As part of a school-based apprenticeship or traineeship, your teen will study with a training organisation either at school if their school is registered to deliver training or at an outside training organisation. The training organisation will deliver the training and assess your teen’s skills and competence as they progress through their apprenticeship or traineeship. The school will help you and your teen organise a timetable that allows your teen to complete their school subjects, and/or other VET courses, and their training and employment as part of their school-based apprenticeship or traineeship.

4. Sign a contract

If your teen decides they want to do a school-based apprenticeship or traineeship, you, the employer, and your teen must sign a legally binding training contract agreeing to work together for the length of the apprenticeship or traineeship.

When does a student complete their school-based apprenticeship or traineeship?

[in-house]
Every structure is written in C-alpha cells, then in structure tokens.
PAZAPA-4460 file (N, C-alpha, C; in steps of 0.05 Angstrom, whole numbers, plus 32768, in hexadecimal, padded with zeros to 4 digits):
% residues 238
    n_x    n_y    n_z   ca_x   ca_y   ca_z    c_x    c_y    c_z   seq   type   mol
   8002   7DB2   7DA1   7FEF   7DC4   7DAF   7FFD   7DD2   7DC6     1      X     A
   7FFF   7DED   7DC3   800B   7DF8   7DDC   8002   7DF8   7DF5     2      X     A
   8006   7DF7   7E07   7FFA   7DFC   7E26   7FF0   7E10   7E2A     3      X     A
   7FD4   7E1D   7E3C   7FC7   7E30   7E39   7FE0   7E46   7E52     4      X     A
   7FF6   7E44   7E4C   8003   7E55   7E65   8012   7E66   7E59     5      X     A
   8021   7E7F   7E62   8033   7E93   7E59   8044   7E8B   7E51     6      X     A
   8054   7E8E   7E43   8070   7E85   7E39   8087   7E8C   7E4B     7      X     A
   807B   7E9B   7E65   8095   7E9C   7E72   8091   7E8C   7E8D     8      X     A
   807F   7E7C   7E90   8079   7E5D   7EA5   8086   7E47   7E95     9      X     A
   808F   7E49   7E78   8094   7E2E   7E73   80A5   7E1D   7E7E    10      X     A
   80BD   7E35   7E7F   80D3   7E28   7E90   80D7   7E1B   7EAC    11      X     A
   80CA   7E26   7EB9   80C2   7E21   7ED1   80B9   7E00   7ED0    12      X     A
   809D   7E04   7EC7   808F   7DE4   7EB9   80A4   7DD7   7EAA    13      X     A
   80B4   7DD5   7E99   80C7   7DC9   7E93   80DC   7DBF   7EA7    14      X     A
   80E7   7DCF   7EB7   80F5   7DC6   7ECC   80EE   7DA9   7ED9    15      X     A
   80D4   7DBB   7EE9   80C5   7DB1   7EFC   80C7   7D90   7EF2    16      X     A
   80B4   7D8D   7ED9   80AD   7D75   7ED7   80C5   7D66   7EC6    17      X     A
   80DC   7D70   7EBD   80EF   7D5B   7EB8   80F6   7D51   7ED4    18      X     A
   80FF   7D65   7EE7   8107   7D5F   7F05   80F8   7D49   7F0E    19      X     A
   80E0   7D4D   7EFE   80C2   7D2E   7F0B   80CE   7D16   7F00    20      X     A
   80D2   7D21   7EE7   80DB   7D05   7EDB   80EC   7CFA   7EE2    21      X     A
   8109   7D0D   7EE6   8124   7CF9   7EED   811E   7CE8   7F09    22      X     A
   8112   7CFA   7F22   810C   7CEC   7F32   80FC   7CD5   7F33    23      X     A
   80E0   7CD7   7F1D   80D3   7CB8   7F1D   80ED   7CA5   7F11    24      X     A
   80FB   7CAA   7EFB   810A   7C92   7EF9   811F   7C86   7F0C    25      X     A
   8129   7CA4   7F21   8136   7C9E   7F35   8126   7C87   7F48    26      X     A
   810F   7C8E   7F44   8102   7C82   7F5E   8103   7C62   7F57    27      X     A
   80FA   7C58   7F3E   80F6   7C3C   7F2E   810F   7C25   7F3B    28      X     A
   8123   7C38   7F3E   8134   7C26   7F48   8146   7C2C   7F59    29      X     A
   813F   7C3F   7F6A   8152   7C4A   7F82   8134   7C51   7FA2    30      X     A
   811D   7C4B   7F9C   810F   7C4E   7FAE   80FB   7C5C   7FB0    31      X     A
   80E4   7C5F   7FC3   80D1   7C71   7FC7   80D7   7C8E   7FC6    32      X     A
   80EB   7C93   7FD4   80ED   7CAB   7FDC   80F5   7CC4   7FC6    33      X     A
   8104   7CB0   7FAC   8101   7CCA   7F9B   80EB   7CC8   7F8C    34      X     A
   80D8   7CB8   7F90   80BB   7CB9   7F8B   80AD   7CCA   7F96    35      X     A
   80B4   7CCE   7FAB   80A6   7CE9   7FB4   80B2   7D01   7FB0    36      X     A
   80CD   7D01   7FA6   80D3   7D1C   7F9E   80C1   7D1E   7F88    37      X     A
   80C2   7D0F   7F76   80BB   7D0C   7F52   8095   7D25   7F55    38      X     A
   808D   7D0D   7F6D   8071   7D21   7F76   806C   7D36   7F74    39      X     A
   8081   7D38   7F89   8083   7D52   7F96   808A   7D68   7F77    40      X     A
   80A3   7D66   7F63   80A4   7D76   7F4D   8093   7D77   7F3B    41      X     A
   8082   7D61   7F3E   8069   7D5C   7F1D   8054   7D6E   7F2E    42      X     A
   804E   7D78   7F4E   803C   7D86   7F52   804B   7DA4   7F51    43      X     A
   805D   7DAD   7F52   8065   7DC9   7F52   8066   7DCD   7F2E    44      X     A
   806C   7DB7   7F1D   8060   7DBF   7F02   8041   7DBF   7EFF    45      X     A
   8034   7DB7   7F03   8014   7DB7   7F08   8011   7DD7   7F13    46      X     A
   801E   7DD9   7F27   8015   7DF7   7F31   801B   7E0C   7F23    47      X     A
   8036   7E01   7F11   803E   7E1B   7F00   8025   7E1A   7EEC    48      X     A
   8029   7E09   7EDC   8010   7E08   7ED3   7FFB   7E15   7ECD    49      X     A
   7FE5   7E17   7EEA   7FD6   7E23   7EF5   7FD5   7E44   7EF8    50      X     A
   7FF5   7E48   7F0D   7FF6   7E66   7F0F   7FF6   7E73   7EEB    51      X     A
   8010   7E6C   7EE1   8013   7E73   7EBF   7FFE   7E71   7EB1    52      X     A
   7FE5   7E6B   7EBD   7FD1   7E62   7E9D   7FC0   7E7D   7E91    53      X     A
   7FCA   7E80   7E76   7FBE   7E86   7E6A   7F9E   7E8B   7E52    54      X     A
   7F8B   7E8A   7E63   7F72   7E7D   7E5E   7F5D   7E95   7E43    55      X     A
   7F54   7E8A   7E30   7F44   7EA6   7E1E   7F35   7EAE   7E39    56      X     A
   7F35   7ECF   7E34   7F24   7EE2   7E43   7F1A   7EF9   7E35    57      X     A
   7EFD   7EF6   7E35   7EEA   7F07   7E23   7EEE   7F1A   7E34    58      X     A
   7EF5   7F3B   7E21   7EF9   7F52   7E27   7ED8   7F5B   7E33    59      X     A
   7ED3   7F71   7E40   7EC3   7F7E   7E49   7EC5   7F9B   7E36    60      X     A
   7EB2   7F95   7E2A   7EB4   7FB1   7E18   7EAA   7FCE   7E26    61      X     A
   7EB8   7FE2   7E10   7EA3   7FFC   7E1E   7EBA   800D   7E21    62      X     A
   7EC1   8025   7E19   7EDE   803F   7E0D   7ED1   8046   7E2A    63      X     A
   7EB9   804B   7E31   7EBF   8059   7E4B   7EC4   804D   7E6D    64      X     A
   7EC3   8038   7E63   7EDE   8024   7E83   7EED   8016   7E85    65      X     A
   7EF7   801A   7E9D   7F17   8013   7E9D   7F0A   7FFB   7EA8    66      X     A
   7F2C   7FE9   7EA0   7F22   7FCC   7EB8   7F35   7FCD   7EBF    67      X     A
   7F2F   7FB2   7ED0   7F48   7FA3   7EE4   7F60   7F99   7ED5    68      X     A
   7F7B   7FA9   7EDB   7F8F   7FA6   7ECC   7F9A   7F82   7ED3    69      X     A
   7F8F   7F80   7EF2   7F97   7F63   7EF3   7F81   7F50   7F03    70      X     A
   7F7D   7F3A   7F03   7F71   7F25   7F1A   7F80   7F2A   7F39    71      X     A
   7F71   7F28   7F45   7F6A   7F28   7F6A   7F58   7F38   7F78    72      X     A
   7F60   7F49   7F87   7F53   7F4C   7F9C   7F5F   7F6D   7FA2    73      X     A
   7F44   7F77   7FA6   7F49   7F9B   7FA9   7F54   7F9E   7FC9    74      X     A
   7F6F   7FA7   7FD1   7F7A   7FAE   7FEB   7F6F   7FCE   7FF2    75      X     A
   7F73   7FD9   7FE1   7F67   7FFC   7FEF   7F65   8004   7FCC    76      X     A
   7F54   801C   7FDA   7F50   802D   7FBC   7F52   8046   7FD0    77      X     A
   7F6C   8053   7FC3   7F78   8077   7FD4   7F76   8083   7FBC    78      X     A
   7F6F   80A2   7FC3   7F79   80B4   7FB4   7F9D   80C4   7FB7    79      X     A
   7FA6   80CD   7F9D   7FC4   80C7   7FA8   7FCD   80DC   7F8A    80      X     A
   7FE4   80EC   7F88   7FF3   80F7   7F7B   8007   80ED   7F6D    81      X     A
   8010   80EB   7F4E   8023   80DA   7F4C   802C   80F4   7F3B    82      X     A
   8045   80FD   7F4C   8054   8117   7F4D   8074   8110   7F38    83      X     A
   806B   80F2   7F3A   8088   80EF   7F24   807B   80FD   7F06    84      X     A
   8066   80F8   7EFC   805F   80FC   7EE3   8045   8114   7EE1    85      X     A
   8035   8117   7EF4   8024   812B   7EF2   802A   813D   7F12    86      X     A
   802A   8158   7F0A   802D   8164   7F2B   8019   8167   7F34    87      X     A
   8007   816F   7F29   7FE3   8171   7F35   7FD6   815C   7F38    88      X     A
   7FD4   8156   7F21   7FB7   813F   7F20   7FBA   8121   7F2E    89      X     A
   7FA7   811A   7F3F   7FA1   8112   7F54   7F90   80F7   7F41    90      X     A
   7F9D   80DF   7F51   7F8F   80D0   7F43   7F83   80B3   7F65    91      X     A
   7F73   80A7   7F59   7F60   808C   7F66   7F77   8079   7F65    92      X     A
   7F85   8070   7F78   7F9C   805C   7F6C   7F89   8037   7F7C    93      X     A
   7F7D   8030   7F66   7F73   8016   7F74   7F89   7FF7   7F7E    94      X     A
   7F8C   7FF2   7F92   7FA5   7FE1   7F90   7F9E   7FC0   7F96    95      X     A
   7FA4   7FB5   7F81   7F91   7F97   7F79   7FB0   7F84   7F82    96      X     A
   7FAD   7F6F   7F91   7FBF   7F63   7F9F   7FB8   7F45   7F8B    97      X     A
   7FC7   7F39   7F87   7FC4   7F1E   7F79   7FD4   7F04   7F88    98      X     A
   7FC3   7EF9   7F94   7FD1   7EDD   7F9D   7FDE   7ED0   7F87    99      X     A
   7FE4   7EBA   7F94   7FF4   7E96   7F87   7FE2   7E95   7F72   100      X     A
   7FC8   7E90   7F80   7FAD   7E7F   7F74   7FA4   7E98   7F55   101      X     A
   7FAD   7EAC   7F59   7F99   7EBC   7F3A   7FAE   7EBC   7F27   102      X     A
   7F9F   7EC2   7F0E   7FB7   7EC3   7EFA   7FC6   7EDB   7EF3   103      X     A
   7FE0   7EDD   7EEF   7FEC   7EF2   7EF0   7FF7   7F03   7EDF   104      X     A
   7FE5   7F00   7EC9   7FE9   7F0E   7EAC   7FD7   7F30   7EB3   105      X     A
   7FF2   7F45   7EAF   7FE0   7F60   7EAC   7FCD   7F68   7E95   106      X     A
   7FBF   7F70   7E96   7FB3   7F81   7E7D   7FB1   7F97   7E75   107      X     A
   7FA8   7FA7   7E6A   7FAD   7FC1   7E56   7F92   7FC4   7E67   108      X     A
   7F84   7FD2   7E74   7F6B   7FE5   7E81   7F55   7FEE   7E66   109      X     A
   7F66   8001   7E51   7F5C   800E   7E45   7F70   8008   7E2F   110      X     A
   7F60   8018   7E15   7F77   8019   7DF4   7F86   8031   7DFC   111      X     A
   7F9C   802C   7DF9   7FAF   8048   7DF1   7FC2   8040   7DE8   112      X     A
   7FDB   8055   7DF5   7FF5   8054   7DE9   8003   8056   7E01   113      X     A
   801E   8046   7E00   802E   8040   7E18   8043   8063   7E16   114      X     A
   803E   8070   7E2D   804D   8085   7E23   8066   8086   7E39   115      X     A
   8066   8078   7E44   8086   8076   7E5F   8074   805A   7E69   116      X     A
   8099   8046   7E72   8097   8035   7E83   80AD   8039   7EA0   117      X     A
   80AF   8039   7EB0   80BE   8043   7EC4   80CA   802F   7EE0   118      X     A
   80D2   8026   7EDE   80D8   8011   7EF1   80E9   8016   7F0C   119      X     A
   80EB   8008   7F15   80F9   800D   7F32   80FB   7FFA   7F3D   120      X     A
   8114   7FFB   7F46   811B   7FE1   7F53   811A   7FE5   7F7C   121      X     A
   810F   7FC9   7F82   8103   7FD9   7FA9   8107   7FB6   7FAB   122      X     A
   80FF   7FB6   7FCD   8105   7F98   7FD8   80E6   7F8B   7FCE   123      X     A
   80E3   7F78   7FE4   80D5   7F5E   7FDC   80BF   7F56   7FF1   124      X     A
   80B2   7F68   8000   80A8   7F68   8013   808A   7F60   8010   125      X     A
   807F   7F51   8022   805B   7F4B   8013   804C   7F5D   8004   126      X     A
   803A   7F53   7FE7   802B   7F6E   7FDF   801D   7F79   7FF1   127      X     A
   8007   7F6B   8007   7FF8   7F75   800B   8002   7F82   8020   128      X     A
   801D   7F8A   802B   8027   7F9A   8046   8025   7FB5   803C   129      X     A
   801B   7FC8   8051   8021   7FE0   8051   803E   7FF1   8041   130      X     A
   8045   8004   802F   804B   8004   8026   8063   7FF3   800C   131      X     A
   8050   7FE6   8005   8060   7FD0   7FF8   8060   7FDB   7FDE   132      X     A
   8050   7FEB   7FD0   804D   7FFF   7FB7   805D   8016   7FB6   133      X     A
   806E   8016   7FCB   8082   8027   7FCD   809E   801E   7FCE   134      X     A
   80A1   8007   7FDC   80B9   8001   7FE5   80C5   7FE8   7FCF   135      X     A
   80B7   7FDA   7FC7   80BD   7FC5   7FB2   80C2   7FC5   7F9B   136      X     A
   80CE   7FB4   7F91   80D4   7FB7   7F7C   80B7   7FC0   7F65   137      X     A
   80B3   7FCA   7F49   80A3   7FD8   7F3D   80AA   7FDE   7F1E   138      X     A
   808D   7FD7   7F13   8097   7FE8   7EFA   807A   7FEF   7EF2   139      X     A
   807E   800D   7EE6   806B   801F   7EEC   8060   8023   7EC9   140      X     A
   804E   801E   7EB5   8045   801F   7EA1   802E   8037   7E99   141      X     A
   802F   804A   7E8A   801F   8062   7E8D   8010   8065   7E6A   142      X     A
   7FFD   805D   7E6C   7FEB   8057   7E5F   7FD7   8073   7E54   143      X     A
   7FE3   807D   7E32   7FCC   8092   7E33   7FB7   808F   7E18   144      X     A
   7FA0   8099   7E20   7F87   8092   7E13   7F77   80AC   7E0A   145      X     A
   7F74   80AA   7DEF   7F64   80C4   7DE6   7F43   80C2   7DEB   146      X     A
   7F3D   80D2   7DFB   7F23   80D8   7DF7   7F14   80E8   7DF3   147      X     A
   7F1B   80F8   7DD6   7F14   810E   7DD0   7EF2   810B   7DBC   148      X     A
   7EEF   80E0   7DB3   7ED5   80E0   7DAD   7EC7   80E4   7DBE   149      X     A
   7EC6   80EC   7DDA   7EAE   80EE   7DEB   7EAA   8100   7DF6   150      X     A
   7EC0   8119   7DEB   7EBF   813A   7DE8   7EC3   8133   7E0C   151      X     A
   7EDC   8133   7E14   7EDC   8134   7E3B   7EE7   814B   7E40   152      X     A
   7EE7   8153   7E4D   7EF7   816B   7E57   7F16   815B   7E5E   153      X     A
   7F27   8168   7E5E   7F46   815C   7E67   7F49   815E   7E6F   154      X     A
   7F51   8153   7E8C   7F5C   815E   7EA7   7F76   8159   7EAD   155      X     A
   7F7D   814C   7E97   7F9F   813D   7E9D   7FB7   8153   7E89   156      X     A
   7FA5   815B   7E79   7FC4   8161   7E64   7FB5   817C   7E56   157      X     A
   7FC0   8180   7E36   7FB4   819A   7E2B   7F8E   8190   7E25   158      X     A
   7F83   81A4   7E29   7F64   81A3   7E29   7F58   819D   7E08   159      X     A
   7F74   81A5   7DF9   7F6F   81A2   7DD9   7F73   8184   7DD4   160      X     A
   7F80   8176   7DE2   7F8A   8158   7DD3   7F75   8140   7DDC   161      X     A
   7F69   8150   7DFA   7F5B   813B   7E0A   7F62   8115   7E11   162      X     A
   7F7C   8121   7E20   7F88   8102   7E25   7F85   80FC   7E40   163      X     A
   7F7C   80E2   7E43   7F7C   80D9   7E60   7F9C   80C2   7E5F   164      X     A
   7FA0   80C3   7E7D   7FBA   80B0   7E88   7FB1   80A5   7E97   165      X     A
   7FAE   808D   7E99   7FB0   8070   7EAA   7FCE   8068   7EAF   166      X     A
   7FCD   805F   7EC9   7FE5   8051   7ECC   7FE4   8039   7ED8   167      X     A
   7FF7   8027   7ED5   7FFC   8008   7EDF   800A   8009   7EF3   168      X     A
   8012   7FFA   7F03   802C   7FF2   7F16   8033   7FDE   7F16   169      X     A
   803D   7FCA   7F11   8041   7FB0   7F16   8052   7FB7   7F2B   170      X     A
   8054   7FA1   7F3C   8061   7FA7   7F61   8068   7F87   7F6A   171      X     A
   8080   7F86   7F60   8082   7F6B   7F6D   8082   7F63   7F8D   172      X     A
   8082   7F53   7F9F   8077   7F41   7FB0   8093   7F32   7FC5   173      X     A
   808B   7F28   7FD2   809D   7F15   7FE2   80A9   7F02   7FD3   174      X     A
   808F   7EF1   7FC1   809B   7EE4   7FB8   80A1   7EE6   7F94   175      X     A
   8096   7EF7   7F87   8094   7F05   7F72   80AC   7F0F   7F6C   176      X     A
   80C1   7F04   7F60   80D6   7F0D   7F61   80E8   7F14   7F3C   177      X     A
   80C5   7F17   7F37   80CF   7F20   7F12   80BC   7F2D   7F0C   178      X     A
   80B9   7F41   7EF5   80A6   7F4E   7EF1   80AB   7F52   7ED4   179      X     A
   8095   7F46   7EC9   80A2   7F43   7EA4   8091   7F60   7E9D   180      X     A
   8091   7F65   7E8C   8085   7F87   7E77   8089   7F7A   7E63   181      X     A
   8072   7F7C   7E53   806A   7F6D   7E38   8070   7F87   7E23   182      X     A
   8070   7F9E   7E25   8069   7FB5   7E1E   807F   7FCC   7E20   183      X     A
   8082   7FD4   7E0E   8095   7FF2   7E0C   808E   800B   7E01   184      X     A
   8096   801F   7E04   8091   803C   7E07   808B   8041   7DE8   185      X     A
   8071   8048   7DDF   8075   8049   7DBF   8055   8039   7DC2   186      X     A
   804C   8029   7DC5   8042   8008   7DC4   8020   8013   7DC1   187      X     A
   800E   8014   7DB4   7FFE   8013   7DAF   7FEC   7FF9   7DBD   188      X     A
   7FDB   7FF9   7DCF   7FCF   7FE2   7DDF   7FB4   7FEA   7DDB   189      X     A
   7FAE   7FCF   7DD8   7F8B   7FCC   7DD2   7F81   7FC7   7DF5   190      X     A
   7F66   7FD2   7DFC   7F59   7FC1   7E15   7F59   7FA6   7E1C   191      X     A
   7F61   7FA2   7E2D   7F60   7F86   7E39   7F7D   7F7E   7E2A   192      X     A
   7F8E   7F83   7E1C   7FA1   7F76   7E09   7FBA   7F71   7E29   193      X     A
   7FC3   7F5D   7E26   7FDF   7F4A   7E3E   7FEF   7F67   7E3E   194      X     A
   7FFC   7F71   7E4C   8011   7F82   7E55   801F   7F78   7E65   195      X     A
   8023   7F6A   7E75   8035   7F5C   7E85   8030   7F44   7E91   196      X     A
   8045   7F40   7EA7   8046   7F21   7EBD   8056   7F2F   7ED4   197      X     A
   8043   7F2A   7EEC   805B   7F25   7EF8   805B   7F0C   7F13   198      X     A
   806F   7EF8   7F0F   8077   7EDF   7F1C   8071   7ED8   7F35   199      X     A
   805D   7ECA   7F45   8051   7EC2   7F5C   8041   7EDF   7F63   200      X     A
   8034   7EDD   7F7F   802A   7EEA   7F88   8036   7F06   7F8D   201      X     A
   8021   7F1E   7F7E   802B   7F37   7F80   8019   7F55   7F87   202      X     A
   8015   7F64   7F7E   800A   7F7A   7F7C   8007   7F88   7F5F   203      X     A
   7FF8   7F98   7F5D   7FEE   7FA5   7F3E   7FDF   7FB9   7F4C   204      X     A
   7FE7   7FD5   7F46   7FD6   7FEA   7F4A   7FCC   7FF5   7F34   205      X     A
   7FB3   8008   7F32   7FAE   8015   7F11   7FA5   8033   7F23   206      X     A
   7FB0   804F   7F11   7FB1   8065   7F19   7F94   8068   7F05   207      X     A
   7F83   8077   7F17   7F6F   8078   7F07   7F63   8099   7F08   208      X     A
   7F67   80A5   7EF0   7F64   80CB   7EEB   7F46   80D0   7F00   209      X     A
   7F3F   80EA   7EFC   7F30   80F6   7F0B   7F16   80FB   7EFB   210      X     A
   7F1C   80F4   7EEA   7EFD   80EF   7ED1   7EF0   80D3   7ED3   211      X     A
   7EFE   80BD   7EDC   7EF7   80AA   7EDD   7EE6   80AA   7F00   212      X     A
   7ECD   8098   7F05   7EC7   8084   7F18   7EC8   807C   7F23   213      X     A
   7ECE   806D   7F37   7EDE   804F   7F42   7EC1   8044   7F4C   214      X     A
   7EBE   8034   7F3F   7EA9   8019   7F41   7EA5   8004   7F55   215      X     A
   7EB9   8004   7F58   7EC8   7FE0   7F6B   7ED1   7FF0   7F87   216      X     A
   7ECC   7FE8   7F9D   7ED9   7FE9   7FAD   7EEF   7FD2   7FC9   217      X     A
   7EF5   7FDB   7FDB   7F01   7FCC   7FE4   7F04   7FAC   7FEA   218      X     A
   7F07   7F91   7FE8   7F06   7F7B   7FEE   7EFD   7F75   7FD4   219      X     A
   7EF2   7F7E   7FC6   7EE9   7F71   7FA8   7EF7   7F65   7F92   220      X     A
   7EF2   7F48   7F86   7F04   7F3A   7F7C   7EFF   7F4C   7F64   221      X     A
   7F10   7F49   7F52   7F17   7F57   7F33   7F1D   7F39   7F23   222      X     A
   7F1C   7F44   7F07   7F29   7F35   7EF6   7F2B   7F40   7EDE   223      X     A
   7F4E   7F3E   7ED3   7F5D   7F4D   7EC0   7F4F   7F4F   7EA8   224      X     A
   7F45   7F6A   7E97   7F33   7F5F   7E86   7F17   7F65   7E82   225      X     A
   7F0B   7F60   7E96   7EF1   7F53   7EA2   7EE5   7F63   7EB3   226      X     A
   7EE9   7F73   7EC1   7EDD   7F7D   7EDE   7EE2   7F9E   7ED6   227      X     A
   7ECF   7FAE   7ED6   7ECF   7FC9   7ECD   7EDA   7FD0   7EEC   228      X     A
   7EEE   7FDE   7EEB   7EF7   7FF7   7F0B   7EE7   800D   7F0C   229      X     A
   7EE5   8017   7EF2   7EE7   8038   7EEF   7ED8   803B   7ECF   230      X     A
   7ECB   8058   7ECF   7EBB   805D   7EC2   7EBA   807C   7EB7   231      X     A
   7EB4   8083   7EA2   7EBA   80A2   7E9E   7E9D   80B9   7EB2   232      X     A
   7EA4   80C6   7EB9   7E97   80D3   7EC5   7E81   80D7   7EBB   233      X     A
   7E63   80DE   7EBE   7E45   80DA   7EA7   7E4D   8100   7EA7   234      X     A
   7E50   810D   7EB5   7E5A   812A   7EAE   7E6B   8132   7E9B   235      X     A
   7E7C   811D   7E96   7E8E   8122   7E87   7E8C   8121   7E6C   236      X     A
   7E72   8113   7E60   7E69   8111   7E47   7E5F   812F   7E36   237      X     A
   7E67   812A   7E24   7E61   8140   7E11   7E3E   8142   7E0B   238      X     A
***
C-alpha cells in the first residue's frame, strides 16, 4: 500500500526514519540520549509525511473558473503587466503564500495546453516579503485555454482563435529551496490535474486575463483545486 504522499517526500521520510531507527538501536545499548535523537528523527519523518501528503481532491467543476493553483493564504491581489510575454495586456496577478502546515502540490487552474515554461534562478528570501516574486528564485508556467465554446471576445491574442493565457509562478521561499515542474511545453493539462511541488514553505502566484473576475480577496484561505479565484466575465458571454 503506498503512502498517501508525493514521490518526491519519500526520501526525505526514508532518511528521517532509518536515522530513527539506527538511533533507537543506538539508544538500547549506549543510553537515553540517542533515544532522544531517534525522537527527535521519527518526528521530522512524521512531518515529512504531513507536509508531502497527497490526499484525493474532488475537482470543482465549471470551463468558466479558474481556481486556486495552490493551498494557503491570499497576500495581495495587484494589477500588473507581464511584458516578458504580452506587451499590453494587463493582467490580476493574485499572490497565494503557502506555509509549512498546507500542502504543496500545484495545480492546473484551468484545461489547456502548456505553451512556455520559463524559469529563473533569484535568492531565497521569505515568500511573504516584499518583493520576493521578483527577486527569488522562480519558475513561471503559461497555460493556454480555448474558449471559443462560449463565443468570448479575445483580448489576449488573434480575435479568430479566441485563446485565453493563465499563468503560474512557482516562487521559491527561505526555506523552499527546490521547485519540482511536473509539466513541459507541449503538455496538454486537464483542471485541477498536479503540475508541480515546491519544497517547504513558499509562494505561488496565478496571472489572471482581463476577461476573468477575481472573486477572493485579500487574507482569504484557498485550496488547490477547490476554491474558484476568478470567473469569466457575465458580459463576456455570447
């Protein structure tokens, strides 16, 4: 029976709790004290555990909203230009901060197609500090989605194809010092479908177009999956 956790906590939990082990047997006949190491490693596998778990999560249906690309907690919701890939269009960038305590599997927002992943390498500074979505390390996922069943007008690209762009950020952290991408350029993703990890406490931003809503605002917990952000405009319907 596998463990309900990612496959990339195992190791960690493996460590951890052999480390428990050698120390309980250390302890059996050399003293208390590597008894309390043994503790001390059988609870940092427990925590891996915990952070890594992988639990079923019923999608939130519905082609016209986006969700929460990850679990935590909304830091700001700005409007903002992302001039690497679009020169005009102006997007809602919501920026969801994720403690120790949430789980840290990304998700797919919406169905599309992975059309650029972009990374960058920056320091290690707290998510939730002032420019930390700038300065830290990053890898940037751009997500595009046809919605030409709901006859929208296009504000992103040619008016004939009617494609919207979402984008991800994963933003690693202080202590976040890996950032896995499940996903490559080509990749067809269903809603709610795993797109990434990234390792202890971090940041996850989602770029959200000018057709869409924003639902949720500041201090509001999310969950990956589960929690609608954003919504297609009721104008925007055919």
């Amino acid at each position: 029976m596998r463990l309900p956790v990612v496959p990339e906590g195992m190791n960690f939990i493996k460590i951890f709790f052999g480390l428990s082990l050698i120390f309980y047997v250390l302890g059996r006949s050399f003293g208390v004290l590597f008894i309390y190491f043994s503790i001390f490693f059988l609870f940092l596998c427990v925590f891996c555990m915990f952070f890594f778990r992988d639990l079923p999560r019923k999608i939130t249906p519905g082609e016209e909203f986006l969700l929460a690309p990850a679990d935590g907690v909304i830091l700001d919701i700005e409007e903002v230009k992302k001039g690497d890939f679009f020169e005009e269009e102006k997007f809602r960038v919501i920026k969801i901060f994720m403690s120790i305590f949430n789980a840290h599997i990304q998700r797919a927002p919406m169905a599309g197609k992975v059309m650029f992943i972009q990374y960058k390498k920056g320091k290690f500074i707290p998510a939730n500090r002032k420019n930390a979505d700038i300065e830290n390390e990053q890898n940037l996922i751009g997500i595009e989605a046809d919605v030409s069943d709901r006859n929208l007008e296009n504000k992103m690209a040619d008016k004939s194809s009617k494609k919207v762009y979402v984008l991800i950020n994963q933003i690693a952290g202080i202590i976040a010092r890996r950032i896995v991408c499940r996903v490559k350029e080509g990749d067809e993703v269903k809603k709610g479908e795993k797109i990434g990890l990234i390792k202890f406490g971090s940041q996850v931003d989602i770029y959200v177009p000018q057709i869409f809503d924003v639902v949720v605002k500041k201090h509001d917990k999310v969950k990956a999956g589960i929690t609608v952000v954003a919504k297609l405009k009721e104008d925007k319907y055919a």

Students can generally complete their traineeship while still at school depending on the length of the traineeship and at what point during their schooling the student started the traineeship. It is unlikely a school-based apprenticeship could be completed while a student is still enrolled at school because there is usually not enough time to do all the off-the-job training during the school years. When a school-based apprentice completes Year 12, their school-based apprenticeship is automatically converted to a full-time apprenticeship. If a student wants to continue their apprenticeship on a part-time basis, they can do this by talking to their contact at the Department of Employment, Small Business and Training’s regional office before they finish Year 12. It’s important to note that when an employer takes on a school-based apprentice, they are committing to convert that apprenticeship to full-time once the student completes Year 12.